- All behaviour is inherently temporary. In every changing moment as our thoughts inveitably change, our behaviour inevitably changes
in some way as well. It is impossible to ever do any one thing all the time, so it can't possibly "be" who we are.
Insight #10: I'll Always Be Perfectly Fine, No Matter What!
OK... now this insight may be a little less clear. And I give you fair warning that although I'm trying to explain it, I realize that it may not mean anything to anyone unless they've realized something similar, or unless they get some sense of what's
behind the words as they read it.
When I came across the Three Principles, I had the deeply profound realization that I would always be perfectly fine, no matter what happened, even if I died.
I realized that I was
not my "crazy made up thinking", nor my behaviours, nor my experience of life, and neither was anyone else.
I realized that underneath all my experiences and perceptions of "me", that I was, and was connected to, something completely impersonal
and unconditional, and much more significant than any of the small, personal, petty, made up ridiculousness that frequently appeared in my head.
I realized I was living in the complete illusion of my personal made up thinking, and everyone
else was too, and that there was much more to the truth of life than could be explained, although it could be felt, or realized, or intuited, or glimpsed, or experienced in some way.
I realized that I could never be broken, and nor could
anyone else. I realized that I was (and everyone else was) experiencing the illusory belief of our separateness, and so was living in a state of continual comparison and therefore, some level of illusion of not being worthy, and of not being enough, and as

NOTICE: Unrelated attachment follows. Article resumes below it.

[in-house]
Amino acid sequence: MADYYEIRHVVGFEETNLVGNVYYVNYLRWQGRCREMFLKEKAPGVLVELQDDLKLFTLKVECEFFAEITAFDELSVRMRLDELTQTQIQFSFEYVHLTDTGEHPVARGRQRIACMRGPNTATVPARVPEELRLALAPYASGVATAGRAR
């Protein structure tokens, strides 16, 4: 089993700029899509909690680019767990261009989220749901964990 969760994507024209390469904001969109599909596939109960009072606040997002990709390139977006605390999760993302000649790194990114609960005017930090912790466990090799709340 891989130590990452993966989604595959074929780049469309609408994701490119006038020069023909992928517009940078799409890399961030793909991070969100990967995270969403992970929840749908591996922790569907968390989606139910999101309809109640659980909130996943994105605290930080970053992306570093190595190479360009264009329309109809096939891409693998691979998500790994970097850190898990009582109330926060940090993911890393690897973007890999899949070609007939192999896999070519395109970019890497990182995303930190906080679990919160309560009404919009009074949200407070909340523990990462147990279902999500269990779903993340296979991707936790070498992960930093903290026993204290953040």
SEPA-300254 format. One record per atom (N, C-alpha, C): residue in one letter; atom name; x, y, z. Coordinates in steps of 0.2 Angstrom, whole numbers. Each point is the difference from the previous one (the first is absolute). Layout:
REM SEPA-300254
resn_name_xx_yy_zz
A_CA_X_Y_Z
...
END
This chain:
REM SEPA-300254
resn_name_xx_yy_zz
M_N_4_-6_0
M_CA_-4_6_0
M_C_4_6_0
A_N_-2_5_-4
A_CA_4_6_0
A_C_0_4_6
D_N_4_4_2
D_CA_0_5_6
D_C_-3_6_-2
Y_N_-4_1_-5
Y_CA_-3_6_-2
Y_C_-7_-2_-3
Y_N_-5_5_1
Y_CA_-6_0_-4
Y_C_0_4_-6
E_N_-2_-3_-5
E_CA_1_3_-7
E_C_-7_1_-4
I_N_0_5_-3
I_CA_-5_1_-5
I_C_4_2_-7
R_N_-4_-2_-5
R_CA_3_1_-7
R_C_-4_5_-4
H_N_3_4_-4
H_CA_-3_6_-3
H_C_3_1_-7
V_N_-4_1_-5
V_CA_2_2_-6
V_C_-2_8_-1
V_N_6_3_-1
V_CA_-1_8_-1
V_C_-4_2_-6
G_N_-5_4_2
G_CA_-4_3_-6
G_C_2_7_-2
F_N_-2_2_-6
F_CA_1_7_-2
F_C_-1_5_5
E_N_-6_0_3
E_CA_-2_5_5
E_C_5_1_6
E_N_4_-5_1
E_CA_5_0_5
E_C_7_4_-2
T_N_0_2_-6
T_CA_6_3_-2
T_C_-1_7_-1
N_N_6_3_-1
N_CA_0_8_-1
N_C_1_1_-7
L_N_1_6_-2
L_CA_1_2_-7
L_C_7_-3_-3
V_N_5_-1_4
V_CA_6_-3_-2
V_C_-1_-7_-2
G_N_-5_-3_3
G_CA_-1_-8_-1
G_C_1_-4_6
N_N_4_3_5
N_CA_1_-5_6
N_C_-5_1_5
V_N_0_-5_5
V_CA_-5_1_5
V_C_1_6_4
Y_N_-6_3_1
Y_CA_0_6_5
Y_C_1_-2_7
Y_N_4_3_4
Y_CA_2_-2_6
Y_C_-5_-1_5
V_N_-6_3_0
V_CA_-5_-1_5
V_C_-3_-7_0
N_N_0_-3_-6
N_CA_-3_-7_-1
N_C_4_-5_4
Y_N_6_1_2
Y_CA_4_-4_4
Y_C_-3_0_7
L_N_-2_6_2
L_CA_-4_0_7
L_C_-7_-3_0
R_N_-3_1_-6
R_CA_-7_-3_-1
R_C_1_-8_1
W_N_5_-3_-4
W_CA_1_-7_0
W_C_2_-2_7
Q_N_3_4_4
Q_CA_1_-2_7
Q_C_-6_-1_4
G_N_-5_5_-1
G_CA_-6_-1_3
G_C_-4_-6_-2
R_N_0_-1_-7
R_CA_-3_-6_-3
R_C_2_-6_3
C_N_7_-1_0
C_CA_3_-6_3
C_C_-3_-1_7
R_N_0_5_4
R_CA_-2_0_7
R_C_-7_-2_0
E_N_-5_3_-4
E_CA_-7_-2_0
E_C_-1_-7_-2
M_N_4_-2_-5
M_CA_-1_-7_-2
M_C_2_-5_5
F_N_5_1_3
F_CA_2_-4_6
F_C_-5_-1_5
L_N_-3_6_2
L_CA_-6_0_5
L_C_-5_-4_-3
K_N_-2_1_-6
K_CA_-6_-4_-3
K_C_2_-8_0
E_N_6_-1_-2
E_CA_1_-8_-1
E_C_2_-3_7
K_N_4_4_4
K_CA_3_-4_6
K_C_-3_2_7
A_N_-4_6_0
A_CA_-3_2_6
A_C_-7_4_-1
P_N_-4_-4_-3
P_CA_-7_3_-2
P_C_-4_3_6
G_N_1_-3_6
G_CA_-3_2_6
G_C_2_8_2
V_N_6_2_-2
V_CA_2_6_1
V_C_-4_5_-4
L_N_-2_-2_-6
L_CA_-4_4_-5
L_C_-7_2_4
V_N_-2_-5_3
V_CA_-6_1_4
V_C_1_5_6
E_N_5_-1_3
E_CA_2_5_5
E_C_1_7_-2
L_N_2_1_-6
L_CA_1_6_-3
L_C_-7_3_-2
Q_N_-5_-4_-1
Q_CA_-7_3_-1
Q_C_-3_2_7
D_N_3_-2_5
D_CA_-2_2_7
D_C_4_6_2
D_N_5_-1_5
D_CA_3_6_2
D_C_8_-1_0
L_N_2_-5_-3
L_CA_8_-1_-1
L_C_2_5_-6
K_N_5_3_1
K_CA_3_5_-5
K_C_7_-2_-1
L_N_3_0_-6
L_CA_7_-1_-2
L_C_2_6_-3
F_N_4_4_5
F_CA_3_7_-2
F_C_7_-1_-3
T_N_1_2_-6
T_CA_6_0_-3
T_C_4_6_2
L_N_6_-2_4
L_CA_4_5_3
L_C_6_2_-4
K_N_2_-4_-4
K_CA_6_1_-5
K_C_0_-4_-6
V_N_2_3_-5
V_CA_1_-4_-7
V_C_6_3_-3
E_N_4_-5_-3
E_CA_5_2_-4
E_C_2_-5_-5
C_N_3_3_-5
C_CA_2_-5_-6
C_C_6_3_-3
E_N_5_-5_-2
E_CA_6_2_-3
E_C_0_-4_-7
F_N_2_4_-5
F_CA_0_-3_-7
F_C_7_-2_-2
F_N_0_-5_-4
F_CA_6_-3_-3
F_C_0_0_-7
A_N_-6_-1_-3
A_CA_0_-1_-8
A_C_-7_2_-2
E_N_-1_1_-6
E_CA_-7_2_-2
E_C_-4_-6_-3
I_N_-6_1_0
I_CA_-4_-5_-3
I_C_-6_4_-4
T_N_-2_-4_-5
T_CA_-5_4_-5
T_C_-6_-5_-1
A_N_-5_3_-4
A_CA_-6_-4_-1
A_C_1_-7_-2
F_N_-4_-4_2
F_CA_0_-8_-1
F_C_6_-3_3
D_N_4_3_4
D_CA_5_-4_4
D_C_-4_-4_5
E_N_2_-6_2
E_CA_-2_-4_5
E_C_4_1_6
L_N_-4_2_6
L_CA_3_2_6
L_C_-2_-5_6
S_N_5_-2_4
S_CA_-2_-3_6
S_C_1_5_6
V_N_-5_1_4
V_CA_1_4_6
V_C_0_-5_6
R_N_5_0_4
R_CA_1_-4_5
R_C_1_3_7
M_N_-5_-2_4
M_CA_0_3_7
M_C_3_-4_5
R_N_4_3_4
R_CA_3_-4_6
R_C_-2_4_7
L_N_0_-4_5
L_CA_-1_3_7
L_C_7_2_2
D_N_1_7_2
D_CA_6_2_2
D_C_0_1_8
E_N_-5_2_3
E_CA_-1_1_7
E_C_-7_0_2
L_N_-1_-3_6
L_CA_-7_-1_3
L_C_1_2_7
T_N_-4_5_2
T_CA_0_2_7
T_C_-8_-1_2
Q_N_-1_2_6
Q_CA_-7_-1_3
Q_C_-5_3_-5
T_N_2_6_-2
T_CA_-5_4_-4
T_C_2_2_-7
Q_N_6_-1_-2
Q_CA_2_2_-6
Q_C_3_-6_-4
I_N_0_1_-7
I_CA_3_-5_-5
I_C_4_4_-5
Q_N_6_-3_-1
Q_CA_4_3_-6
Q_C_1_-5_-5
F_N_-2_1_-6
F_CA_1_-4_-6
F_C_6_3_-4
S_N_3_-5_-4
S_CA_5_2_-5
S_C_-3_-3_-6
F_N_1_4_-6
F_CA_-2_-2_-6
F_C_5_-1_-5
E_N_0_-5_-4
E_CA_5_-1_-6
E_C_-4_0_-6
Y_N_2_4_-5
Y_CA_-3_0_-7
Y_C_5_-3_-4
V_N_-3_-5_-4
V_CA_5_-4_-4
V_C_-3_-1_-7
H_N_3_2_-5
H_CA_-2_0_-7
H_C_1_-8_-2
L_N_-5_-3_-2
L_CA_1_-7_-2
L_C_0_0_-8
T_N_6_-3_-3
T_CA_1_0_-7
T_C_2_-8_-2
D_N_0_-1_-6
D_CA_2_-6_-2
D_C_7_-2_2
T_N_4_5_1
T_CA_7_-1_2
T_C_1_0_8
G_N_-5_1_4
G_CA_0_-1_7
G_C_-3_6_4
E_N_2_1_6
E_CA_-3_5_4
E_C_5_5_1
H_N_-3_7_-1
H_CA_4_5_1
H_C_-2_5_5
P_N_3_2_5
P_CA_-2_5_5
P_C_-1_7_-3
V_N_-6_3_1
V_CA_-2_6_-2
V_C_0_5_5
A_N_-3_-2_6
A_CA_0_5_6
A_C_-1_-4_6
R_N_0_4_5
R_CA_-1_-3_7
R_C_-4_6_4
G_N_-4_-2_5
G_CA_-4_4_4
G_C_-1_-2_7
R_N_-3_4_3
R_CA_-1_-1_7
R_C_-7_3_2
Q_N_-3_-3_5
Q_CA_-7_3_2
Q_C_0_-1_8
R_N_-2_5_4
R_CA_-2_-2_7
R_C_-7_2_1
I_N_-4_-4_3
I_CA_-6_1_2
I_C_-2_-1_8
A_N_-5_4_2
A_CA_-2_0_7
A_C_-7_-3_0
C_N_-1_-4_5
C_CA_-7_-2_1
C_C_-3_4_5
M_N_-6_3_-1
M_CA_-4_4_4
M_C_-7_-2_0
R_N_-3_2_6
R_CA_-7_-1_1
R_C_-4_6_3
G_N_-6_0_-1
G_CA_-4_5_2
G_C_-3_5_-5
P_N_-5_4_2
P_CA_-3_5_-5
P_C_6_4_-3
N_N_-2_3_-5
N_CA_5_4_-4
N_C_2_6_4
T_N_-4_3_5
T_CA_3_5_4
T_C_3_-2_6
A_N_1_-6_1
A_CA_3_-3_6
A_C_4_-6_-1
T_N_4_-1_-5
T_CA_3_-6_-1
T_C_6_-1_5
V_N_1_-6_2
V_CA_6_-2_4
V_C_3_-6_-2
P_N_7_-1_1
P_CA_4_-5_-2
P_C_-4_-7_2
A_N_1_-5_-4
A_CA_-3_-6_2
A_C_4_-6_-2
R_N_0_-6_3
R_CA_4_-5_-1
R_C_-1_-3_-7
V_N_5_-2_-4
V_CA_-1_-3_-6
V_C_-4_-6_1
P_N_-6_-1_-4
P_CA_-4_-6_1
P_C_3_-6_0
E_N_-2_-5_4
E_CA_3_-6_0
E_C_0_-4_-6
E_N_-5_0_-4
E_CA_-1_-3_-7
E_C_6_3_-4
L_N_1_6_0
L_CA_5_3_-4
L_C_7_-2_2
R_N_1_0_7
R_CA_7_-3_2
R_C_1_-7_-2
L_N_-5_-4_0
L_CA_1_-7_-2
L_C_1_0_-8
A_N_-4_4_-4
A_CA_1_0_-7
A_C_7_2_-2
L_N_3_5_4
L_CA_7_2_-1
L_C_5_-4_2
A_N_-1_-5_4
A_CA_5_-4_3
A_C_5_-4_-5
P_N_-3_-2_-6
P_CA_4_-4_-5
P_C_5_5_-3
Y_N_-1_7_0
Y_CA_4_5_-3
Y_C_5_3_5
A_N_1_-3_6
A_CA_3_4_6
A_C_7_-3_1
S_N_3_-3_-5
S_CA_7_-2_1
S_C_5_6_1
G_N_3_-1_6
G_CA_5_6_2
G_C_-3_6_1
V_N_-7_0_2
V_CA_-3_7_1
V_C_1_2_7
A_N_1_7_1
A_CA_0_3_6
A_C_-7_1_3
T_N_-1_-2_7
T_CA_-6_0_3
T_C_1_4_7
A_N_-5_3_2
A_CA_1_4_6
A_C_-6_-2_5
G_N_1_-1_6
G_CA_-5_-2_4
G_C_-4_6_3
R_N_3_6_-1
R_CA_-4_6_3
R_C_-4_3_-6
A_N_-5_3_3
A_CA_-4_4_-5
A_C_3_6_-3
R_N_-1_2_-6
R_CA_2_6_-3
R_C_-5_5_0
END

a consequence, producing all sorts of made up insecure thinking to reflect the same, and to behave in accordance.
I realized that if anyone else got a glimpse of what I had seen, they would think and act much less from this insecurity
(this separate and personal illusion), and much more from the impersonal, unconditional love that lies just beneath the illusions of other.
All of a sudden, everything in life made complete sense.
And ultimately, that's
the biggest insight that I keep falling back into, and that keeps reminding me that any of my thoughts of "procrastination" are just temporary blinding little flashes of personal distraction, getting in my way of remembering who and what I am underneath all
my ridiculous, craziness.
And oddly enough, whenever I remember this, I get to relax, I get to just be the perfectly imperfect "me" (whatever that is in the moment), I get to be much kinder and less judgmental of myself and others, and
I get to "non-procrastinate" (whatever that means).
By the way... the UNIVERSE (God, Universal Intelligence, Great Spirit, whatever you want to call it) is a SERIOUS procrastinator! It rarely provides anyone's insights when we ask for them, nor provides what we want on our preferred
identified deadlines! So hey, if the Universe can be such a chronic procrastinator, then I can too! So there!
And just a little "ha ha" from one of my favourite websites "Despair.com", since it's always good to keep a sense of humour about things. 😄